Deep roots: Fitzhughs’ history influences today
Douglas – “The Fitzhughs came from Virginia,” says Marilyn Fitzhugh of her husband Jim’s family. “They owned the land that is now part of Arlington Cemetery.”
John Fitzhugh was a doctor who worked in Fort Laramie during the winter of 1849. He stayed there because of a smallpox outbreak at the Fort, later continuing to California in search of gold, where he struck his fortune. His son, Gordon V. Fitzhugh, came to Wyoming as part of the large cattle drives into the territory. He participated in eight trail drives before ending up south of Douglas in 1884. Gordon V. raised his family on the land and his son, Jim’s father, Gordon M. took over.
Today, Marilyn and Jim live on the Fitzhughs’ ranch with their son Gordon Dana and his wife Bobbe, who help to run the cow-calf operation. Their daughter, Kristeen Elaine, lives in Alaska with her family.
“We used to run Hereford cattle,” says Jim. “We were up at Midland years ago and a man had Red Angus bulls that topped the whole mess – they outgained everything and outperformed everything.”
“We started with Red Angus in ’74, and we were originally going to run red cows and put Hereford bulls on them to raise red baldies, but it didn’t work like black cattle,” continues Jim, “so we gave that up and went straight red. We’ve been straight Red Angus since about 1995.”
Jim notes that the calves do very well and he is pleased with them. Each year, they average between 660 and 670 pounds by delivery and gain on average 2.75 pounds per day. He also says that they also withstand the heat better, are better mothers and are less prone to pinkeye than the Herefords.
The Fitzhughs have consigned their cattle to Northern Video Auction, sold in August and delivered in September, for the past 15 years, and they say they have good results.
“One buyer has purchased our steer calves every year for the past 14 years, and he pays the top price, so that speaks something,” adds Jim. “If they weren’t doing well, he wouldn’t buy them.”
In selecting their cattle, Jim has high standards to ensure good quality yearling heifers, noting, “The heifer calves are ratioed by themselves, but after the first year they are ratioed with the rest of the cattle. The old cows get culled if they don’t meet that same ratio.”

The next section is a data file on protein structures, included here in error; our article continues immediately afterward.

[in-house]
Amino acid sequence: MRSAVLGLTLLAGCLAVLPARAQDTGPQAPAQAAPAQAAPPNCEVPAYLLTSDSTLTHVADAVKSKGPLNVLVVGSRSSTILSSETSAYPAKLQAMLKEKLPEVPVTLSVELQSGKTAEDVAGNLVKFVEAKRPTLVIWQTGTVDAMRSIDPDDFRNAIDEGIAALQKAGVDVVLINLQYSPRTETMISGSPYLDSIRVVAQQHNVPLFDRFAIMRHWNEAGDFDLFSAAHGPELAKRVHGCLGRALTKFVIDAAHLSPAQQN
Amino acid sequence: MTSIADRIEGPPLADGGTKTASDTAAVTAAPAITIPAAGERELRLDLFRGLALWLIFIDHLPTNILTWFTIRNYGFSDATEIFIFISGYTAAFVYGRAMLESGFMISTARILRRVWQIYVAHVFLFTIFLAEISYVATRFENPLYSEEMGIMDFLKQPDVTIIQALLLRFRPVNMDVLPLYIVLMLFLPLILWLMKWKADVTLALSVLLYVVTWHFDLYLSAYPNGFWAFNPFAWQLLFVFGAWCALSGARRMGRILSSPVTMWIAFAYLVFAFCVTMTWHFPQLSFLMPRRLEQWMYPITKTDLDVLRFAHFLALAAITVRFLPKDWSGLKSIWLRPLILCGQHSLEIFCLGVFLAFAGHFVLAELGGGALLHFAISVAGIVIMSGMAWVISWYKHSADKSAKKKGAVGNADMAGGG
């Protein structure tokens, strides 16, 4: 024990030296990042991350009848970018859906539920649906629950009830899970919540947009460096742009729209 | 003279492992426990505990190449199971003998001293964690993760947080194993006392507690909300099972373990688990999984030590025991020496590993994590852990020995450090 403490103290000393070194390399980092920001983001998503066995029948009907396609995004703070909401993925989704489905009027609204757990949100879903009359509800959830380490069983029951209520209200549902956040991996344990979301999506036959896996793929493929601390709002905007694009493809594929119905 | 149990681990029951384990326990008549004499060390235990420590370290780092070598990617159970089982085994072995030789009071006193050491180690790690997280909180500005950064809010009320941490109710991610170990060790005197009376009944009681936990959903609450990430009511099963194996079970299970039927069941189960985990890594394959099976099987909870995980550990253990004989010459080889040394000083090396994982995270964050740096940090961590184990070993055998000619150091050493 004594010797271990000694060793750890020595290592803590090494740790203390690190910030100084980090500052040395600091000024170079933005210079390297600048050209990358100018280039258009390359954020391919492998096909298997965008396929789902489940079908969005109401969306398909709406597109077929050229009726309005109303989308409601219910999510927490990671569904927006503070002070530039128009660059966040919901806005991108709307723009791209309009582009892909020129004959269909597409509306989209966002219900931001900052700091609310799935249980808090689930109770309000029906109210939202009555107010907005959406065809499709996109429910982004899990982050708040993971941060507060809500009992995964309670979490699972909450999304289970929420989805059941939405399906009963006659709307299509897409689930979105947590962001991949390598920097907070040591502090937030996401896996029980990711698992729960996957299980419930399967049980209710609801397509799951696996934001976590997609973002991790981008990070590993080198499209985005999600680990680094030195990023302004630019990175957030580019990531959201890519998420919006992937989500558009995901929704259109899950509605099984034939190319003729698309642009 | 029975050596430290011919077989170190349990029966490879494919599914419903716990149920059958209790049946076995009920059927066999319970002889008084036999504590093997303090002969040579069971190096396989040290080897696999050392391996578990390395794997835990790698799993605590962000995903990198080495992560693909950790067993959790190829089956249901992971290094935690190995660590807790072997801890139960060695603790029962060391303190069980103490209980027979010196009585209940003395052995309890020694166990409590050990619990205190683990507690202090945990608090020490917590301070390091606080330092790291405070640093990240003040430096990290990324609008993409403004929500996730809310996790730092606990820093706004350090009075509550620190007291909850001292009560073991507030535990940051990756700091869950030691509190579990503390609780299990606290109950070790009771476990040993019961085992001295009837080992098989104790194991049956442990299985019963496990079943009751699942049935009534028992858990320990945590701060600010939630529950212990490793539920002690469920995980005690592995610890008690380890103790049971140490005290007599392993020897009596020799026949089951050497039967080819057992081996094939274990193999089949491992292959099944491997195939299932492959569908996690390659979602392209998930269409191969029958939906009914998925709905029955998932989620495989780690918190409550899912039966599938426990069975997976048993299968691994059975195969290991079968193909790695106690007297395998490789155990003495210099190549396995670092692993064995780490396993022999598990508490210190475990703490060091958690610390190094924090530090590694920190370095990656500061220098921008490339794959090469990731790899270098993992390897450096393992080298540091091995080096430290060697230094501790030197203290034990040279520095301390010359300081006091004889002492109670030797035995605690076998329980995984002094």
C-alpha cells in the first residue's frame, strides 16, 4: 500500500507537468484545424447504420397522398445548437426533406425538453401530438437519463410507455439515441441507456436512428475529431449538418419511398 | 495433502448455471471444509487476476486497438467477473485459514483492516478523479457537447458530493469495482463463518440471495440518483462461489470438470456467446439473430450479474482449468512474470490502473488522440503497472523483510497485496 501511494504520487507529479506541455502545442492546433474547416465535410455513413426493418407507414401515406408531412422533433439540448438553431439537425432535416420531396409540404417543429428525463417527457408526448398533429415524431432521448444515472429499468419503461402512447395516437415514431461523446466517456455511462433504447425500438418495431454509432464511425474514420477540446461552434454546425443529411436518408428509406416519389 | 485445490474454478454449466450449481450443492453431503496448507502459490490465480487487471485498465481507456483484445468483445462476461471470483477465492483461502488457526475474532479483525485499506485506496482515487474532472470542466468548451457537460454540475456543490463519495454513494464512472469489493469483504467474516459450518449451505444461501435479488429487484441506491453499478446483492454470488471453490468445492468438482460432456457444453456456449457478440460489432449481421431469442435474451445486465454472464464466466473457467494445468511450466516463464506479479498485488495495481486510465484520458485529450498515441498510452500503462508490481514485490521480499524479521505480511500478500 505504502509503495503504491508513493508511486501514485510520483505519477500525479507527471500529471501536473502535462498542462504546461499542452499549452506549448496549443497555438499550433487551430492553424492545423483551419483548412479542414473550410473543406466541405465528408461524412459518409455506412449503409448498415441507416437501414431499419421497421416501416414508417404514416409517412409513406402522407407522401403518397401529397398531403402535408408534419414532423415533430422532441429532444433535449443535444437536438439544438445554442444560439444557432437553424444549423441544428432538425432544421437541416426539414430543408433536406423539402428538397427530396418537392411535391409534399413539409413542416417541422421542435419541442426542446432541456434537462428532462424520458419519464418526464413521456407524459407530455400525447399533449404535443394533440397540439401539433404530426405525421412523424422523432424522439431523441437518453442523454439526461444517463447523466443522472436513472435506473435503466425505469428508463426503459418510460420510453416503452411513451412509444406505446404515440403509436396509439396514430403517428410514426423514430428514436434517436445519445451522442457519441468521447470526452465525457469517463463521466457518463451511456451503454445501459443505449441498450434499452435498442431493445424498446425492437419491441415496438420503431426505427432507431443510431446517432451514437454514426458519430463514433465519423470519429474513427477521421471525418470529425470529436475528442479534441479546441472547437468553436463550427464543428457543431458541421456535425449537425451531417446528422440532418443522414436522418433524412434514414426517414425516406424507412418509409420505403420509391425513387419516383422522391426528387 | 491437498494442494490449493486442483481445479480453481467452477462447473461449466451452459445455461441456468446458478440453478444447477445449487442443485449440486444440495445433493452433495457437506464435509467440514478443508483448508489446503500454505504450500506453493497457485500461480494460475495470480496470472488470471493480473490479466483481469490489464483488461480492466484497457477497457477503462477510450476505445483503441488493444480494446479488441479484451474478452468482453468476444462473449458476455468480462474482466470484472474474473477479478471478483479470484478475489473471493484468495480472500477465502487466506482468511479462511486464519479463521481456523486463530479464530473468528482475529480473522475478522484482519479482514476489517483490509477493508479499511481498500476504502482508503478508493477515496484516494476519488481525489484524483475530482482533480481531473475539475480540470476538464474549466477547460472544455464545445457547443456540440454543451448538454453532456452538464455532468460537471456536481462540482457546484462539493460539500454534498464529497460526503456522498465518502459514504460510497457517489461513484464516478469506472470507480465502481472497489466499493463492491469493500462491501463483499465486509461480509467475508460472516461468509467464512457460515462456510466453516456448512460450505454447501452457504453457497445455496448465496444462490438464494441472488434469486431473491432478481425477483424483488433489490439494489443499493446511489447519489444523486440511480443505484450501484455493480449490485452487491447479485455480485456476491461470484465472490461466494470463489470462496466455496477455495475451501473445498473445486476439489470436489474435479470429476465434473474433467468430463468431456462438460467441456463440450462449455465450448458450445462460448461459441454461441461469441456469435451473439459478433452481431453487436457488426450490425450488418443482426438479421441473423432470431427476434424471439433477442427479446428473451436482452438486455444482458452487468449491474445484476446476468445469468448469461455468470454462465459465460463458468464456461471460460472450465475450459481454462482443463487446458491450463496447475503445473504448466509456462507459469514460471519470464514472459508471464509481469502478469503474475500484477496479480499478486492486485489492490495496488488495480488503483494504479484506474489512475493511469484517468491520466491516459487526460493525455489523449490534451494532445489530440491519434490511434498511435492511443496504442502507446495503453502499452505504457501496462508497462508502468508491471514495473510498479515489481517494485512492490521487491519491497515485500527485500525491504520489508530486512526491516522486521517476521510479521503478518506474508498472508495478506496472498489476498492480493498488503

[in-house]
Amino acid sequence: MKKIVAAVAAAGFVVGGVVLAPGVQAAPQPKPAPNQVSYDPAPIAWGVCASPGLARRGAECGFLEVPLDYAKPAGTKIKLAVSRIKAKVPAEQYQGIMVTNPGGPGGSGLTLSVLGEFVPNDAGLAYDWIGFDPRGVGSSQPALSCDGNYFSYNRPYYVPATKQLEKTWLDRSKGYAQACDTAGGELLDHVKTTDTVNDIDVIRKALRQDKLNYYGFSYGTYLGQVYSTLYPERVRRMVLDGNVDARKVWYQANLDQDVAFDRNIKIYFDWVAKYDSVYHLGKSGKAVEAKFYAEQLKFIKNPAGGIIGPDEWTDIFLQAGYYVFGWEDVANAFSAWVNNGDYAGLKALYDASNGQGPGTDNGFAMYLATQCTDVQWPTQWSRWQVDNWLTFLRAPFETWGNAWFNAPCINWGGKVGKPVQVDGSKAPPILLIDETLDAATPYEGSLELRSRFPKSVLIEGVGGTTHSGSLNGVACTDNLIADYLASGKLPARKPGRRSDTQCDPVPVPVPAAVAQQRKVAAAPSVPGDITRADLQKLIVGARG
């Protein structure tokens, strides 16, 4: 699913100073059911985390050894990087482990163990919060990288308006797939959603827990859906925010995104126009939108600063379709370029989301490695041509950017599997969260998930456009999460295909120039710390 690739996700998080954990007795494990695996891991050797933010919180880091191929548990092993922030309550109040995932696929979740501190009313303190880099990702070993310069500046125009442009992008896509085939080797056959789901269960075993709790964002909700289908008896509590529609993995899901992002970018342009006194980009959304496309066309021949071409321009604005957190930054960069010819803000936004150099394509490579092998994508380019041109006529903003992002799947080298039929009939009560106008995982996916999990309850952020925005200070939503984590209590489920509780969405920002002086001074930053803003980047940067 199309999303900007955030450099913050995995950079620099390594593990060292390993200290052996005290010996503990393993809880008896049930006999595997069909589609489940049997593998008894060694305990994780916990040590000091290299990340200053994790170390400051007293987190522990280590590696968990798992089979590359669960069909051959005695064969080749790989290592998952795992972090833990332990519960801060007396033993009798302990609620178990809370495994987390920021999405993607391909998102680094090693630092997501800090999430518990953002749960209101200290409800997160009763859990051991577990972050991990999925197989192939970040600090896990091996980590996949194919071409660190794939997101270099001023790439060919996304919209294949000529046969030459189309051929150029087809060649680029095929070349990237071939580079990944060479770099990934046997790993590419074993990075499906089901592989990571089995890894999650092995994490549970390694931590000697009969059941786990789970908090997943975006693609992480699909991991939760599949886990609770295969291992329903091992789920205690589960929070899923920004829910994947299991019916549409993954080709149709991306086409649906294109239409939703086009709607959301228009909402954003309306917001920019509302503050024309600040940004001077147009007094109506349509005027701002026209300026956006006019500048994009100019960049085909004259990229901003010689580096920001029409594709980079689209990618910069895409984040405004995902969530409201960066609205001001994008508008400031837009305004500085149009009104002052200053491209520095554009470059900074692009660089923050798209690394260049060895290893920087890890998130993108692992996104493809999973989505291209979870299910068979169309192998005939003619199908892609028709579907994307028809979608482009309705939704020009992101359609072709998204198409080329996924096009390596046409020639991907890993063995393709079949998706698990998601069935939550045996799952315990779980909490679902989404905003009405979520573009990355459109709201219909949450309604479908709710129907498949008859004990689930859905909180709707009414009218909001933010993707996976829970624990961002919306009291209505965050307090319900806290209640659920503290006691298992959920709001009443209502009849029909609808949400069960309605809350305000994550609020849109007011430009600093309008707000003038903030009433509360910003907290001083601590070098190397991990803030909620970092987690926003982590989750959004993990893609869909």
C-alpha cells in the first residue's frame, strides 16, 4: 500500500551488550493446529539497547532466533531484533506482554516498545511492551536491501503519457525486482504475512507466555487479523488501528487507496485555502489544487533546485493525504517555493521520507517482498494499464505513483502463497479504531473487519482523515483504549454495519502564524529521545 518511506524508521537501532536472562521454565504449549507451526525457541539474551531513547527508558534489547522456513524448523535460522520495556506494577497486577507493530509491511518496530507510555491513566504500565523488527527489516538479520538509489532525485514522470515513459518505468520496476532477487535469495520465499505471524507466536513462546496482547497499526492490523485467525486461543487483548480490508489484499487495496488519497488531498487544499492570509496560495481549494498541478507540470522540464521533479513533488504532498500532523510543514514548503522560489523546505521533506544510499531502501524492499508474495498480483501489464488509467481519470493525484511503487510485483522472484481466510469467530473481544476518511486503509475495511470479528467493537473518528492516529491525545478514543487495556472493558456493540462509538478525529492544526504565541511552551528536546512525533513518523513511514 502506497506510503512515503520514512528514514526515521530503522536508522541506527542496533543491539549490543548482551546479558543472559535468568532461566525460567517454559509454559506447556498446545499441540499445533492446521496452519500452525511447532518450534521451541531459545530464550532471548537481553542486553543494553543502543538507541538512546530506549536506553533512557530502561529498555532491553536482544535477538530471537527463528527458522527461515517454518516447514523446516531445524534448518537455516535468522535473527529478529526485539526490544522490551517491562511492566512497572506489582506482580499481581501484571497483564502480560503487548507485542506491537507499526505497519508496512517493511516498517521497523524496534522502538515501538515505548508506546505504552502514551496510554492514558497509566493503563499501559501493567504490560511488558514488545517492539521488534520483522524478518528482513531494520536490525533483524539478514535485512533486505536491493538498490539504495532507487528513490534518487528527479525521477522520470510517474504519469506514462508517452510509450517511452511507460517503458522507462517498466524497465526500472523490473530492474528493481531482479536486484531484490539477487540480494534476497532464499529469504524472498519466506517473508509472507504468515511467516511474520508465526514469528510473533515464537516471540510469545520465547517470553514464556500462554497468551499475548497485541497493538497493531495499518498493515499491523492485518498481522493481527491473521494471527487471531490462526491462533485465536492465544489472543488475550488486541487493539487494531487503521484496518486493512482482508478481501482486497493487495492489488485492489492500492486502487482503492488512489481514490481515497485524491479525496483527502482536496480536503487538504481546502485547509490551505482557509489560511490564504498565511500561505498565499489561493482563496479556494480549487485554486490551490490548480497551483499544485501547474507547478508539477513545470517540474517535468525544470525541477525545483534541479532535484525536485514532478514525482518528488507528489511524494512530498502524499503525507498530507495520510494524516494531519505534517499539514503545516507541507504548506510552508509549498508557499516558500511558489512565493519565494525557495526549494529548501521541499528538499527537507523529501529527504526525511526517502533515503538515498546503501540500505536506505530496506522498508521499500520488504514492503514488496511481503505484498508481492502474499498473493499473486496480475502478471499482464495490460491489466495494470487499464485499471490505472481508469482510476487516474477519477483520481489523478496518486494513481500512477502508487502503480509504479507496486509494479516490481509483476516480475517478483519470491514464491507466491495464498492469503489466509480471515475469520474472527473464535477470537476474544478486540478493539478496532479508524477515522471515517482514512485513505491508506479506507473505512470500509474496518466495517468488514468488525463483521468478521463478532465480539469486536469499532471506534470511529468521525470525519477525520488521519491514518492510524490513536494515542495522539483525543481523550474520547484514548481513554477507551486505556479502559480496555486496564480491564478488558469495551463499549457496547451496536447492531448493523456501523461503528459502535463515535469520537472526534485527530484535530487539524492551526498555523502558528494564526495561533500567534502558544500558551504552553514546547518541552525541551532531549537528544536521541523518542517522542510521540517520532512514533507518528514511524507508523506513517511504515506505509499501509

“By the time they get to be three years old, we usually have about 65 of the original 75 left,” says Jim. “Some of them aren’t good mothers, or some of them don’t milk well, so we cull them.”
The Fitzhughs calve in February and have nearly finished constructing a new calving shed for this year.
“We don’t get much sleep for six weeks, but they calve fast,” says Marilyn, continuing that, when they were first married and working for Jim’s father, their calving season was nearly three months.
They also calve in several herds, with the two-, three- and four-year-olds on the ranch and the older cows on their leased land.
After branding in April, cows are moved up to breeding pastures and turned out on summer range in June. By the end of November, or as soon as Jim has to start feeding the cows, they bring them down to the winter pastures closer to home.
“The Red Angus have done well,” says Jim. “We’re happy with them.”
“Jim has really built up a nice herd,” adds Marilyn.
Jim sees that a number of things have changed in recent years and technology has advanced, transforming cattle operations.
“When we first started, dad would have never thought of pregnancy testing a cow. All they did was give them a shot of black leg,” says Jim. “Now they have good vaccines and things that have really eliminated a lot of the sickness in the cattle.”
He also notes that much larger cattle migrations are seen today than in the past.
“They winter cattle in California where they have grass, and then ship them to the Laramie Plains for the summer,” explains Jim. “Think of the diseases that come with those cattle.”
The use of new technologies, like ultrasound and blood testing, are a great tool, according to Jim, and should be used to alleviate some of the uncertainties.
“We have to close every door that we can,” says Jim, “and even still, there is quite a bit of a draft underneath it.”
The family has taken on a number of projects to improve their ranch and production. The ranch was awarded a lifetime conservation award by the Converse County Conservation District for their efforts.